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    January 26, 2009

    Hire, Train and Retain Gen Yers Now!

    As a freshman in college, I watched seniors get picked up in limos and driven to "interviews" where they were offered double digit signing bonuses, corporate credit cards, and all kinds of other "perks." This was at the height of the dotcom bubble. When I graduated college 4 years later, I applied for an internship at PBS' New Hour With Jim Lehrer. It paid a tiny stipend and was basically the "when I say get coffee, you go get it" position. The hiring manager told me that he really liked me, and in most years, he would have hired me, but apparently, I was competing with four lawyers and 3 PhDs. The job market sucked that year.

    Recently, the job market has moved past "sucking" to "sucks on steroids" and many in my generation, having just recently sighed a sigh of relief that the tech bubble bursting was over and jobs were aplenty, are having unwelcome flashbacks.

    With more than 2.5 million jobs lost in the U.S. economy in the last year, competition for those positions that are open is sure to be fierce.

    The nonprofit world has not been spared-many organizations have laid off, cutback, frozen programs, and hunkered down. Often, when looking for places to cut, the lower ranks of any organization are the "natural" place to look. These layers are often filled but bright-eyed, eager, and perhaps, even slightly disillusioned Gen Yers.

    While we all have to tighten our belts, I would urge nonprofits to think twice about laying off their younger workers, and why some may even think about doing something completely heretical in this kind of economic environment-hiring more Gen Yers!

    As a recent Economist article notes, Gen Yers, or "The Neg Geners" as the article calls us, are having a tough time out there in the workplace.

    "The global downturn has been a brutal awakening for the youngest members of the workforce... According to America’s Bureau of Labour Statistics, the unemployment rate among people in their 20s increased significantly in the two most recent recessions in the United States."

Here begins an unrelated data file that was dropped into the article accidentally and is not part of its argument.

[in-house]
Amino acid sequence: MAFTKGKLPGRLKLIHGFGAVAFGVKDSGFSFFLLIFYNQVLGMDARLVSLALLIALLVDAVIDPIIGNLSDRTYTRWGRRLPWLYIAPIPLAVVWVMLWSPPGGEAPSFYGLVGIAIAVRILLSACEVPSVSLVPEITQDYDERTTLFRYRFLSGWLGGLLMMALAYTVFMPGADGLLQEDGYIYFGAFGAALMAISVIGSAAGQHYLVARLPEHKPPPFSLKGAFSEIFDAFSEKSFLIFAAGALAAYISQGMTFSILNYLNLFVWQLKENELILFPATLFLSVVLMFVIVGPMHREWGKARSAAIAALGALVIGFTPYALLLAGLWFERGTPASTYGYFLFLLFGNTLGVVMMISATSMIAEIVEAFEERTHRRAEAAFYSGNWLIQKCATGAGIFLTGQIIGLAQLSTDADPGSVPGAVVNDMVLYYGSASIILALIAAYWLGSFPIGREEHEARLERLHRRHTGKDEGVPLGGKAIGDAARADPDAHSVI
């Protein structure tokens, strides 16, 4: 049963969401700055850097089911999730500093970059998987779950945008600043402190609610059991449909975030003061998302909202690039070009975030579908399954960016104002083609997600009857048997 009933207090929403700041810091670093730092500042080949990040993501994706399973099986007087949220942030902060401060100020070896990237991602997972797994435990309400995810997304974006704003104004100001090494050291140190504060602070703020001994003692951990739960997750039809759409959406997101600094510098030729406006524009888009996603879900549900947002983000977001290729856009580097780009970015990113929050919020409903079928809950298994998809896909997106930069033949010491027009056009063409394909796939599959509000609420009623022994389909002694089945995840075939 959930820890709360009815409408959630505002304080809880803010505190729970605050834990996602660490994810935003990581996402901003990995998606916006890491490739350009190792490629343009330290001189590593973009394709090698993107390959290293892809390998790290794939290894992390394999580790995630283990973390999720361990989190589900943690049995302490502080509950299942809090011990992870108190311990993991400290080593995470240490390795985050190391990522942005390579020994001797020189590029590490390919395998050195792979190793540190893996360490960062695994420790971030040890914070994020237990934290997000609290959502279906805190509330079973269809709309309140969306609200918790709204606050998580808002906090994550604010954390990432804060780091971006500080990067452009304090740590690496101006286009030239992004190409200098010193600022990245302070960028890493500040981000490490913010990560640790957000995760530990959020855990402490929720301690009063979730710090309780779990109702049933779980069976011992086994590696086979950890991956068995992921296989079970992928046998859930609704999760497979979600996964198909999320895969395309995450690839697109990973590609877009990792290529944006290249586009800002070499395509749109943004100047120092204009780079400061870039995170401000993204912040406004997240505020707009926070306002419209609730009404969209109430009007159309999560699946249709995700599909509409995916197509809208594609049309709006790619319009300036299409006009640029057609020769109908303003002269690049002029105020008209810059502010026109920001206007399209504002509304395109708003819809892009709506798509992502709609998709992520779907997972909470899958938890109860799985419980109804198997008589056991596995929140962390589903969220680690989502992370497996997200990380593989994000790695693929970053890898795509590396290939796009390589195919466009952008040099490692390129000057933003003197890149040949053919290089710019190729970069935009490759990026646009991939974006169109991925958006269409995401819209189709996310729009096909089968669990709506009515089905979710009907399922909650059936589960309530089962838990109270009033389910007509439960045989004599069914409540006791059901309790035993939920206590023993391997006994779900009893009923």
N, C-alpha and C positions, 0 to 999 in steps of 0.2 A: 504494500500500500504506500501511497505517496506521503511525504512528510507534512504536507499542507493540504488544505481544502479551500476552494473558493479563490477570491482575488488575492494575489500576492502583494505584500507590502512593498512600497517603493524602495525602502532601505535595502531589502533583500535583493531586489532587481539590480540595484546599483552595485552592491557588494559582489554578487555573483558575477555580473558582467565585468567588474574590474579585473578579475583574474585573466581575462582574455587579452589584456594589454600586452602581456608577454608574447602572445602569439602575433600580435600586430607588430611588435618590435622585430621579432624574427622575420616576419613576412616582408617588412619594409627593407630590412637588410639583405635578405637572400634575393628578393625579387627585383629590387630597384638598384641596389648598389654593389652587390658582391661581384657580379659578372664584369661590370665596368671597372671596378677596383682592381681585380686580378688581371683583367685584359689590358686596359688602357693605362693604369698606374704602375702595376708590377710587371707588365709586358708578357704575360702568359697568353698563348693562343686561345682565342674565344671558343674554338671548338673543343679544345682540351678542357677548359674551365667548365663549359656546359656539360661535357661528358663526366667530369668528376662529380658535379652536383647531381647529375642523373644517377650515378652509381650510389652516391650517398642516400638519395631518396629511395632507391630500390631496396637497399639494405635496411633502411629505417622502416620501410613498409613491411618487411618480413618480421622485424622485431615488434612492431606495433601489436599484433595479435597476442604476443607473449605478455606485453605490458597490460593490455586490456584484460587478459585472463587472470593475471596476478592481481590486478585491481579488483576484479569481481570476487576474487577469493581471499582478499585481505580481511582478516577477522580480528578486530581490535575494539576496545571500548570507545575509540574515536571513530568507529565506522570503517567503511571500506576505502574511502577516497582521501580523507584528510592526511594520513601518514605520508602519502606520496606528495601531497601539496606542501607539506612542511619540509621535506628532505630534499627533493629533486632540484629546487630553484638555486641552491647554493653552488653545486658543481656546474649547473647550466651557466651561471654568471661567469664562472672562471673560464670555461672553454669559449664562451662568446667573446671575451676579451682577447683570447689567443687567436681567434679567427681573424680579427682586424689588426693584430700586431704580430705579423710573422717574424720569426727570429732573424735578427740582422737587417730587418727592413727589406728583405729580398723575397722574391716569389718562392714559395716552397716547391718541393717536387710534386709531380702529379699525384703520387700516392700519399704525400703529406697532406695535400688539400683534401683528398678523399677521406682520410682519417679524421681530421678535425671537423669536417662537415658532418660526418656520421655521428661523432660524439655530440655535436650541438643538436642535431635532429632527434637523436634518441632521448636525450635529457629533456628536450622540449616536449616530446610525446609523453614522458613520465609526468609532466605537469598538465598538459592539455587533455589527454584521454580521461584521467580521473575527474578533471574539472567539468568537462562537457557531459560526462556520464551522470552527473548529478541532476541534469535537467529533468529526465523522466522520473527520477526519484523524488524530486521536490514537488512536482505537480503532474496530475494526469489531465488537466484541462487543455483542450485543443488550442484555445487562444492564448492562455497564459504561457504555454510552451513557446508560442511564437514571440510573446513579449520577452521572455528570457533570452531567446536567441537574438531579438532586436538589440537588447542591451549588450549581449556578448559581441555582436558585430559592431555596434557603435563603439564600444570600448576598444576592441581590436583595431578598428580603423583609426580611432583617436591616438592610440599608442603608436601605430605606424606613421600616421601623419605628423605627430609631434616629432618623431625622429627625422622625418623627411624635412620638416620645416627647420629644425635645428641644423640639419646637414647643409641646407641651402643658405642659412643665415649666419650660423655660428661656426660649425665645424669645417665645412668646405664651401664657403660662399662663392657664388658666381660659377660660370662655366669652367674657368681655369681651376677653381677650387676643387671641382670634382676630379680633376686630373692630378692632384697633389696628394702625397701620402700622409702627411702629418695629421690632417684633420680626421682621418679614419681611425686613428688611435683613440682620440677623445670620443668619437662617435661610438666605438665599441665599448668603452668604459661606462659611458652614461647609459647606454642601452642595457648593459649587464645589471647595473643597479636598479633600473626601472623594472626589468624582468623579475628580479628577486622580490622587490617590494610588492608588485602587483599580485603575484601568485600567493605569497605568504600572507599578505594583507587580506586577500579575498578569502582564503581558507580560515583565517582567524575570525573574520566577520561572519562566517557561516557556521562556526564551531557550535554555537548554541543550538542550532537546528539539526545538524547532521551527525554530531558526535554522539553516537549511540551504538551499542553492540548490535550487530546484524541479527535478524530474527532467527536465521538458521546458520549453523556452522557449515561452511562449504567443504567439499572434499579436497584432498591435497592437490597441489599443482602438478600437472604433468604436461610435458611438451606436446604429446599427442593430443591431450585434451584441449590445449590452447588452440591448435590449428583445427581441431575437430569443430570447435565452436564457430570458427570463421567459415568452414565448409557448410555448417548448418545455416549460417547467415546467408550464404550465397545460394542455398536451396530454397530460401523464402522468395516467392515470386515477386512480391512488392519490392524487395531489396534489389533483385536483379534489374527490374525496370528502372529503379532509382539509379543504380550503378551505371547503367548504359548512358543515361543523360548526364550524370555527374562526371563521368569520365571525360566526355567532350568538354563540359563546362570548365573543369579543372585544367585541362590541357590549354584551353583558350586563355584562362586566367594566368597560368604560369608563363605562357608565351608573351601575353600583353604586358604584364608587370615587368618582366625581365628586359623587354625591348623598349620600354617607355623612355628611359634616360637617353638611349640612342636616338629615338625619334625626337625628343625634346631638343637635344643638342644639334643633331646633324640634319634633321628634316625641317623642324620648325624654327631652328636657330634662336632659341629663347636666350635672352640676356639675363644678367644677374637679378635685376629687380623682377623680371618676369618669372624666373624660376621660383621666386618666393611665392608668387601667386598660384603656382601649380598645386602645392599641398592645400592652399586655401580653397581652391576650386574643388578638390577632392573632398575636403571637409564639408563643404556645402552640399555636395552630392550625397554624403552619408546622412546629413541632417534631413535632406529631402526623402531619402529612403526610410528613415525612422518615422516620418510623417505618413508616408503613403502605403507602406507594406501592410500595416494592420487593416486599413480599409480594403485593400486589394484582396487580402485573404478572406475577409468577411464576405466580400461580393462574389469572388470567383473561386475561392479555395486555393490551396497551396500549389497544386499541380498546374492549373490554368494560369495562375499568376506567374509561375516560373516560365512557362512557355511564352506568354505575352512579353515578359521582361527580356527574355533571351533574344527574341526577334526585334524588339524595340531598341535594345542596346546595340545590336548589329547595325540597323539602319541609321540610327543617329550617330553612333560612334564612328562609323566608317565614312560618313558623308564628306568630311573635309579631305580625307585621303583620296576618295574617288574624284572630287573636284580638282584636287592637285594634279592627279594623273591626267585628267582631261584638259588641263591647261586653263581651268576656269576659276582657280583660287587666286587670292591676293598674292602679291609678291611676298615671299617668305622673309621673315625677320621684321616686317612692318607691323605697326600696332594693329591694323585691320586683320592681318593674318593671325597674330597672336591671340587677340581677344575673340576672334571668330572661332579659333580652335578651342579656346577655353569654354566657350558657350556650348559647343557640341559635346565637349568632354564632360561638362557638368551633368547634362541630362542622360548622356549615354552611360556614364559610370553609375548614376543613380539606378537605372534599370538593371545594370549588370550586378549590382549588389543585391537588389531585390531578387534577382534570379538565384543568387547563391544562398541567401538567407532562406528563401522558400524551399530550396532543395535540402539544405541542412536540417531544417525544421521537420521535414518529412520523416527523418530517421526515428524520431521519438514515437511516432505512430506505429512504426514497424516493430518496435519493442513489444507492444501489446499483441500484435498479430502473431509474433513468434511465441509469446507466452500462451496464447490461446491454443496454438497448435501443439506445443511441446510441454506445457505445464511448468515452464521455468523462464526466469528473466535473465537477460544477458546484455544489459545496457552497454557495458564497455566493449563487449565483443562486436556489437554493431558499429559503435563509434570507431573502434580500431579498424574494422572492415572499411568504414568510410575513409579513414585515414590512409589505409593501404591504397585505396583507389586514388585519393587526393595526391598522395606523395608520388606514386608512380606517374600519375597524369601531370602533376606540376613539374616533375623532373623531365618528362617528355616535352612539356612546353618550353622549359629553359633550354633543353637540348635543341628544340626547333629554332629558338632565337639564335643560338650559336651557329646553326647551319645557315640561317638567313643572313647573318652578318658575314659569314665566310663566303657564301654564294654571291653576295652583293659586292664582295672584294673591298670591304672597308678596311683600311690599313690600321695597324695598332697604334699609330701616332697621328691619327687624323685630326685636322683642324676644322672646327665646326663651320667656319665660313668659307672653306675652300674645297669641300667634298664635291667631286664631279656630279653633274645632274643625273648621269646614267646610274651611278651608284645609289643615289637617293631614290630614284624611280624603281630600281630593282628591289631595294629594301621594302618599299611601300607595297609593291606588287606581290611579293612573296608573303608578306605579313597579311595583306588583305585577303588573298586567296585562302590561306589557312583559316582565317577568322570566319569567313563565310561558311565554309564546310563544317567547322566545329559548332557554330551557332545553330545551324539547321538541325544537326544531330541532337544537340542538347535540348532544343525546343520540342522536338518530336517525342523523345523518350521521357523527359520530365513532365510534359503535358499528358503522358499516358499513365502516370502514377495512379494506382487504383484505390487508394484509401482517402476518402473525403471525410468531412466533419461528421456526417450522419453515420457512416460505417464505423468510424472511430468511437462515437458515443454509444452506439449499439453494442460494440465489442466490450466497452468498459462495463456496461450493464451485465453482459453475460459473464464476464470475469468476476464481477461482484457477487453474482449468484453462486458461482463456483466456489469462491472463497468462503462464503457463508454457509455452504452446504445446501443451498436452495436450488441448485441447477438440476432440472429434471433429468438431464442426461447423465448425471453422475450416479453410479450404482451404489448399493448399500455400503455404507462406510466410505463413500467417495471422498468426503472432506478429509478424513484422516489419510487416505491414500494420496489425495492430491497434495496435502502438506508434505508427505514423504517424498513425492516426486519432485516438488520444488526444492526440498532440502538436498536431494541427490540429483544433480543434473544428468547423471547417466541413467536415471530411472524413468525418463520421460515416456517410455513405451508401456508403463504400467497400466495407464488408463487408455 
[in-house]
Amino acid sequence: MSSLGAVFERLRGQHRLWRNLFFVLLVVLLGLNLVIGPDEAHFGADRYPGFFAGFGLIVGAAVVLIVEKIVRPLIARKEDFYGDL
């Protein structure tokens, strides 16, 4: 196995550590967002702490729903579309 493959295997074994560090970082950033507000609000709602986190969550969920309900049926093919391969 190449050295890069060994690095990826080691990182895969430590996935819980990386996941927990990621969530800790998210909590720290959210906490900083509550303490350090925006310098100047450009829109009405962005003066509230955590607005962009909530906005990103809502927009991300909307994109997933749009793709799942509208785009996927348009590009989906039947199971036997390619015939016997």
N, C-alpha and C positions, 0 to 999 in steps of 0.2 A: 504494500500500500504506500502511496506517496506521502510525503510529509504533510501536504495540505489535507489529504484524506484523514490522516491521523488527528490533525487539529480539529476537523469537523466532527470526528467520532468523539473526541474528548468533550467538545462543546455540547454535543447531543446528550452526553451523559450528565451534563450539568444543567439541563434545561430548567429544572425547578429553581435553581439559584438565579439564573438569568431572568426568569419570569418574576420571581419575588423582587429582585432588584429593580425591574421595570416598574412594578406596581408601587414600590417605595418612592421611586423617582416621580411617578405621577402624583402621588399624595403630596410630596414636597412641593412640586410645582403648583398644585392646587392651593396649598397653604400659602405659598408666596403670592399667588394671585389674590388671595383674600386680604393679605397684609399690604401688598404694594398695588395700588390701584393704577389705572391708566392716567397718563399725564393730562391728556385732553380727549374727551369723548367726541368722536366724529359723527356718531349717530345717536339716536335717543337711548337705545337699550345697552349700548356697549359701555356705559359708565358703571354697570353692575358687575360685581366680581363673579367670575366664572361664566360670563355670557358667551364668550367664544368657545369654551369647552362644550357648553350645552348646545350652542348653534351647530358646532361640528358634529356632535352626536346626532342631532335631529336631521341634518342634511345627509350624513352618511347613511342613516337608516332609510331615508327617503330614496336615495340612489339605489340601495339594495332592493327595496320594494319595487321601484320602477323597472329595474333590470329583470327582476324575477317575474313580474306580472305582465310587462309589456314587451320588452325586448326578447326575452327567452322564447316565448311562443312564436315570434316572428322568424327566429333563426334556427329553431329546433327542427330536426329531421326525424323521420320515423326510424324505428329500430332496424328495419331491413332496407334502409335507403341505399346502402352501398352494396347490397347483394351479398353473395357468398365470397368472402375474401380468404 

Apparently, this is creating all kinds of problems for management: "dissatisfaction is growing as crisis-hit firms adopt more of a command-and-control approach to management—the antithesis of the open, collaborative style that young workers prefer. Less autonomy and more directives have sparked complaints among Net Geners that offices and factories have become 'pressure cookers' and 'boiler rooms'."

    Maybe Gen Yers should just stop our whining? But what is a rude awakening to my generation, may be a boon for nonprofits.

    Consider this: According to an article in On Philanthropy "A 2004 survey of some 2,200 nonprofit organizations by the Annie E. Casey Foundation found that roughly 65% anticipated a change in top leadership by 2009. At the time of the survey, more than half of executive directors were 50 or older." Charities are facing a leadership vacuum. Give us an opportunity to grow into the space.

    I wrote here before about how Gen Yers can help nonprofits through the recession as volunteers and donors, but, we can also turn out to be pretty useful as employees:
    • Now, more than ever, nonprofits can give someone the opportunity to step up and take on more responsibility, truly show their abilities. Sure, this may require mentoring by already over-worked top brass, but the long-term pay off--organizational loyalty and leadership development--may turn out to be priceless. And you can pay us less to do so.
    • Now, more than ever, is the time to listen to your Gen Yers. We are full of ideas to do more with less. With college loans, low pay, and huge happy hour tabs, we are experts at making meager funds stretch. Maybe you don't need to buy us a laptop cause we'd be willing to bring it ours. Or maybe, even though you hired the guy to be your network admin, he happens to dabble in web design on the side and he can step in to help with that. We could re-set all the printers to print double-sided. We are flexible like that. Some like to call it ADD.
    • We are cost-effective. Consider how much money your organization spends on things like electricity, cubicles, offices, who knows what else. Gen Yers are very flexible. We are happy to work at home. Happy to call into conferences. Happy to work on weird schedules.
    • On the cost-effective part, there are loads of us who decided to go to business school, or law school, or some other graduate school during the last downturn, right around 2003. And we are now graduating in droves. You could get a very educated person, who really wants a job, at a price you could never imagine!
    • You have much to offer us. You can teach us how to do good in the world. You can show us how to be passionate about what you do every day and make it count. Yours is the only industry that still has anything that resembles pension plans, or 35 hour workweeks. We might chance it for a chance at "work/life" balance.

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